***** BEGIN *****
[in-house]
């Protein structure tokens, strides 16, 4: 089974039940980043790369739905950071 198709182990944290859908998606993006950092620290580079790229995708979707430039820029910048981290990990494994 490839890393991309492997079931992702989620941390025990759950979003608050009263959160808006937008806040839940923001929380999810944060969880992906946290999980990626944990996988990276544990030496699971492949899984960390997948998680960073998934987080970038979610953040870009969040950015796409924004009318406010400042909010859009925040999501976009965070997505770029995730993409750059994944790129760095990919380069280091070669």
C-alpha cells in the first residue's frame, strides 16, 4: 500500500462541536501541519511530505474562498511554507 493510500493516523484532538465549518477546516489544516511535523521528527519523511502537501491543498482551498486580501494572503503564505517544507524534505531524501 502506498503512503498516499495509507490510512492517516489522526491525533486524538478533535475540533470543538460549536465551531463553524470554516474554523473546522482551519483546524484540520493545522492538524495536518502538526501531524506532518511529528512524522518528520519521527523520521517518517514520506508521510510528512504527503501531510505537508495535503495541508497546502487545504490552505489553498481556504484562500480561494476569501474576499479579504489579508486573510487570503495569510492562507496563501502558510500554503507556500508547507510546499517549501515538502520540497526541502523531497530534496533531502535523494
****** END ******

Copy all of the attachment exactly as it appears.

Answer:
[in-house]
């Protein structure tokens, strides 16, 4: 089974039940980043790369739905950071 198709182990944290859908998606993006950092620290580079790229995708979707430039820029910048981290990990494994 490839890393991309492997079931992702989620941390025990759950979003608050009263959160808006937008806040839940923001929380999810944060969880992906946290999980990626944990996988990276544990030496699971492949899984960390997948998680960073998934987080970038979610953040870009969040950015796409924004009318406010400042909010859009925040999501976009965070997505770029995730993409750059994944790129760095990919380069280091070669």
C-alpha cells in the first residue's frame, strides 16, 4: 500500500462541536501541519511530505474562498511554507 493510500493516523484532538465549518477546516489544516511535523521528527519523511502537501491543498482551498486580501494572503503564505517544507524534505531524501 502506498503512503498516499495509507490510512492517516489522526491525533486524538478533535475540533470543538460549536465551531463553524470554516474554523473546522482551519483546524484540520493545522492538524495536518502538526501531524506532518511529528512524522518528520519521527523520521517518517514520506508521510510528512504527503501531510505537508495535503495541508497546502487545504490552505489553498481556504484562500480561494476569501474576499479579504489579508486573510487570503495569510492562507496563501502558510500554503507556500508547507510546499517549501515538502520540497526541502523531497530534496533531502535523494